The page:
George Manville Fenn
George Manville Fenn was a prolific English novelist, journalist, editor and educationalist. Many of his novels were written for young adults. His final book was a biography of his fellow writer for juveniles, George Alfred Henty.
Fenn, the third child and eldest son of a butler, Charles Fenn, was largely self-educated, teaching himself French, German and Italian. After studying at Battersea Training College for Teachers (1851–1854), he became the master of a national school at Alford, Lincolnshire.
Fenn later became a printer, editor and publisher of some short-lived periodicals, before attracting the attention of Charles Dickens and others with a sketch for All the Year Round in 1864. He contributed to Chambers's Journal and to the magazine Once a Week. In 1866, he wrote a series of articles on working-class life for the newspaper The Star. These were collected and republished in four volumes, and were followed by a similar series in the Weekly Times.
Fenn's first story for boys, Hollowdell Grange, appeared in 1867. It was followed by a succession of other novels for juveniles and adults. The Star-Gazers (1894), for example, was a three-volume "astronomical romance" for adults. Having become the editor of Cassell's Magazine in 1870, Fenn then purchased Once a Week and edited it until it closed in 1879. He also wrote for the theatre. Fenn authored many historical fiction novels, including Crown and Sceptre: A West-Country Story (1889) about the English Civil War, Ned Ledger (1899), focusing on naval combat during War of the Austrian Succession, The King's Sons (1901) about King Alfred, and Marcus, the Young Centurion (1904), about Julius Caesar.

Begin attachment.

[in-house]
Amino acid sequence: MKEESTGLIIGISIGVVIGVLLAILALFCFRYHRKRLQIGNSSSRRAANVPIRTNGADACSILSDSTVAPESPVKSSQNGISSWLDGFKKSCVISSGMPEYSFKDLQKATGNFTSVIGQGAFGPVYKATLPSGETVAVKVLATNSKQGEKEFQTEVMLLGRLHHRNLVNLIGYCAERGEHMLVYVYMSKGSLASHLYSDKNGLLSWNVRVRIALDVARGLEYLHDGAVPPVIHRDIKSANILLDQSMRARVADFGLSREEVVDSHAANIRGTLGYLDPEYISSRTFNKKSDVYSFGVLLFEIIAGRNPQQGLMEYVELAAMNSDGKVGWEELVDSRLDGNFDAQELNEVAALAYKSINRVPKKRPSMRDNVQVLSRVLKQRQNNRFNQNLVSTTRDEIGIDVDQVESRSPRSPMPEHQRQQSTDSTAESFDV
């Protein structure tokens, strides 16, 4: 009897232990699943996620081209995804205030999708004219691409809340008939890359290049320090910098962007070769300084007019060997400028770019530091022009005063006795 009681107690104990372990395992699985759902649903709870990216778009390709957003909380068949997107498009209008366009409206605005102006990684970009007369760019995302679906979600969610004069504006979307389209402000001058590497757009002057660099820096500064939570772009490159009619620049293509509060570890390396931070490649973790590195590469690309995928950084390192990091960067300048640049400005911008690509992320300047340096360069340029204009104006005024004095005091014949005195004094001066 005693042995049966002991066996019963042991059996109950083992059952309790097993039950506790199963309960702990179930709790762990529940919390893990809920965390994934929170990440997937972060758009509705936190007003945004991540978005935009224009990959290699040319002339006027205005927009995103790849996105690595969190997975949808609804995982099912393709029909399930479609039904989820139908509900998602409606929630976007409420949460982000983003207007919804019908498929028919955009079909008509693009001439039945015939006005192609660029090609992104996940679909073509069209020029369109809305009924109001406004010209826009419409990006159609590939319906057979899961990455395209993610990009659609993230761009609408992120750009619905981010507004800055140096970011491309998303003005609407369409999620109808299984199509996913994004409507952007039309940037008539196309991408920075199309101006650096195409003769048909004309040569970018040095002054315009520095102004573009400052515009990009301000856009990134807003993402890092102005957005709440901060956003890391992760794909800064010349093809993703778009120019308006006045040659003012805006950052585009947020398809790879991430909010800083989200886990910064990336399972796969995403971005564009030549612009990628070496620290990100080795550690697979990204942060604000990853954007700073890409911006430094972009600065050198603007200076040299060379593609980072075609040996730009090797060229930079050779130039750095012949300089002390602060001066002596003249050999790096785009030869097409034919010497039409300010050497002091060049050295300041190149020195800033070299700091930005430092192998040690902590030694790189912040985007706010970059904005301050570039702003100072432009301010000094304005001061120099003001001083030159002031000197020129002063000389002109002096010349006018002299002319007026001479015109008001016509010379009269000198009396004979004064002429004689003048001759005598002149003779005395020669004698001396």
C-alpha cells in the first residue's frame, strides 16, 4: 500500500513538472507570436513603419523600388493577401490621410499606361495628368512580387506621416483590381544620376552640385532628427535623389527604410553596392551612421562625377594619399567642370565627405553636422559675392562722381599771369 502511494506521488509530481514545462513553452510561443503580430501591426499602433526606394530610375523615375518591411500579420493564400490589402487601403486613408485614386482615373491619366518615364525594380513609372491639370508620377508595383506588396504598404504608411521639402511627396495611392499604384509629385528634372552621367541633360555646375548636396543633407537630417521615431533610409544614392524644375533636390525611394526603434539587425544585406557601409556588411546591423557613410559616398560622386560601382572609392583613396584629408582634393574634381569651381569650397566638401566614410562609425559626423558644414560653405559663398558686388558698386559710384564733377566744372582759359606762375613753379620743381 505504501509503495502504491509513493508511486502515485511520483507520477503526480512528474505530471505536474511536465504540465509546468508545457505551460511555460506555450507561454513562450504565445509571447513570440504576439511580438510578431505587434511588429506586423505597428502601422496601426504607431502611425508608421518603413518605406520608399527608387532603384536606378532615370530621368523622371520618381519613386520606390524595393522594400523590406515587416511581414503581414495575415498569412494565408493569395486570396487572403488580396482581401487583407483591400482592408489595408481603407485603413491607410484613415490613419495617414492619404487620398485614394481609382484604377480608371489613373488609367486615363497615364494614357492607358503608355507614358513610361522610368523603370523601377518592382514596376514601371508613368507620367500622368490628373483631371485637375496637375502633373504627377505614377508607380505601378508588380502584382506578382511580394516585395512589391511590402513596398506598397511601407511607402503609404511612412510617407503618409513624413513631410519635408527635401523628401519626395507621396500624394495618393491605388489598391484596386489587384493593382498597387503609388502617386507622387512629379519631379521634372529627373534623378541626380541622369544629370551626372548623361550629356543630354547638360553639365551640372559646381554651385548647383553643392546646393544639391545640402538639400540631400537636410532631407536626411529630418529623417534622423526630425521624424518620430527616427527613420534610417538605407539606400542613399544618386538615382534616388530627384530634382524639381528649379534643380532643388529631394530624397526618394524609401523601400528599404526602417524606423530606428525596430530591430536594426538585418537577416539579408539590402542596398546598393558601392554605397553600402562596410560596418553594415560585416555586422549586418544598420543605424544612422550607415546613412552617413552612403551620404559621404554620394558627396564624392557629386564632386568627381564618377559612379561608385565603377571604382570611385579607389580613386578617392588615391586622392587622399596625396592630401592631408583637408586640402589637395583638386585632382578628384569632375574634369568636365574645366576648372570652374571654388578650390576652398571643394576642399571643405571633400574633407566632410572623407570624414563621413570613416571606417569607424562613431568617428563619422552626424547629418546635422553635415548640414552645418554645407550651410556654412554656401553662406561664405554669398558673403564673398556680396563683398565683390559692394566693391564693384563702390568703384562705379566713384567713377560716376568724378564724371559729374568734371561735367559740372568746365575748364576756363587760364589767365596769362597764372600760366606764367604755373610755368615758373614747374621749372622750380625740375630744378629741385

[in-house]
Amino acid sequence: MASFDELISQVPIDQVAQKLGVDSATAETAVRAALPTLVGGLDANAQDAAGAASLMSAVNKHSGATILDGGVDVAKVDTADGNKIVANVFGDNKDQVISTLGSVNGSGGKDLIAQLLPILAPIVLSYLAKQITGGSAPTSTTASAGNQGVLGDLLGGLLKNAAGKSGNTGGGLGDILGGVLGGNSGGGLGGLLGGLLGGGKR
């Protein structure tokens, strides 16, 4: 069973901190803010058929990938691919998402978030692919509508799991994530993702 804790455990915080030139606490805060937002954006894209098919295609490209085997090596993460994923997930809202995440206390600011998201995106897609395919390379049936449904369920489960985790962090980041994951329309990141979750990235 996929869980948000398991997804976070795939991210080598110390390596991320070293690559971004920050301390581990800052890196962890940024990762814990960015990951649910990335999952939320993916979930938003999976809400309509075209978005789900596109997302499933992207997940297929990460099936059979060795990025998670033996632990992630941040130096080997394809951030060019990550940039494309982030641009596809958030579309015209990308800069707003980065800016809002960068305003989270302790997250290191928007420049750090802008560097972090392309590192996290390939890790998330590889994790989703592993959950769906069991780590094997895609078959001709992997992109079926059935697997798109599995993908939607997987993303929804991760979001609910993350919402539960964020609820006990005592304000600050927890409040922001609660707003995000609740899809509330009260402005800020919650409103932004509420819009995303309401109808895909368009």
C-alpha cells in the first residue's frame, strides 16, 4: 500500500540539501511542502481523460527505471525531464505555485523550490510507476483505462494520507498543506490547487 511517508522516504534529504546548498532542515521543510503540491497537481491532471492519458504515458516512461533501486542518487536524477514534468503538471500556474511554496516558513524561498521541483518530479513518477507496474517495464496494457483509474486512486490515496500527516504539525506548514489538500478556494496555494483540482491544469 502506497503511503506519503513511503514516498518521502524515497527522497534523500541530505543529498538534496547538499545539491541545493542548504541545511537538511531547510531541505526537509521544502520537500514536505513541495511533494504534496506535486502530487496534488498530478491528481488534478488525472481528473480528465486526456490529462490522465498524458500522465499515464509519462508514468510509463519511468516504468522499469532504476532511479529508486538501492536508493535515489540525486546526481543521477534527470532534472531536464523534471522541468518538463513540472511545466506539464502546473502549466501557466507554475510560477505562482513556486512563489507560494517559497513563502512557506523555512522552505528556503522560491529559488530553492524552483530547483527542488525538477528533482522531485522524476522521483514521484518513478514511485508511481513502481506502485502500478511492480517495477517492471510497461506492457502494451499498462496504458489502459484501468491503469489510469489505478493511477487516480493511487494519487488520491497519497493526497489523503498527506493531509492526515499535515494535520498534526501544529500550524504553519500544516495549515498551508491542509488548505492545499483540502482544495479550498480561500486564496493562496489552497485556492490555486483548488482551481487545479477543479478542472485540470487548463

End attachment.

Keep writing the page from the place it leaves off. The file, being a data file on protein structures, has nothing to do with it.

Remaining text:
Fenn and his family lived at Syon Lodge, Isleworth, Middlesex, where he built up a library of 25,000 volumes and took up telescope making. His last book was a biography of a great fellow writer of boys' stories, George Alfred Henty.
In 1855, George Manville Fenn married Susanna Leake; they had two sons and six daughters. He died at his home on 26 August 1909.
Books by George Manville Fenn
An extremely wealthy but reclusive man has died, leaving an eccentric will which hints at great riches hidden somewhere in the house. Most of the people at the reading of the will did not know the deceased in person, but had received kindnesses from...
Ever wonder how Robin Hood became Robin Hood? Well, now you can read how a young boy was molded into the famous hero who "robbed from the rich and gave to the poor". This imaginative story gives zesty details into the development and growth of the fa...
Joe Carstairs is a boy on a farm in Australia. His father is a keen naturalist who, some years before had set off for New Guinea in search of specimens, and never been heard of again. Joe is old enough to mount a search expedition, and takes with him...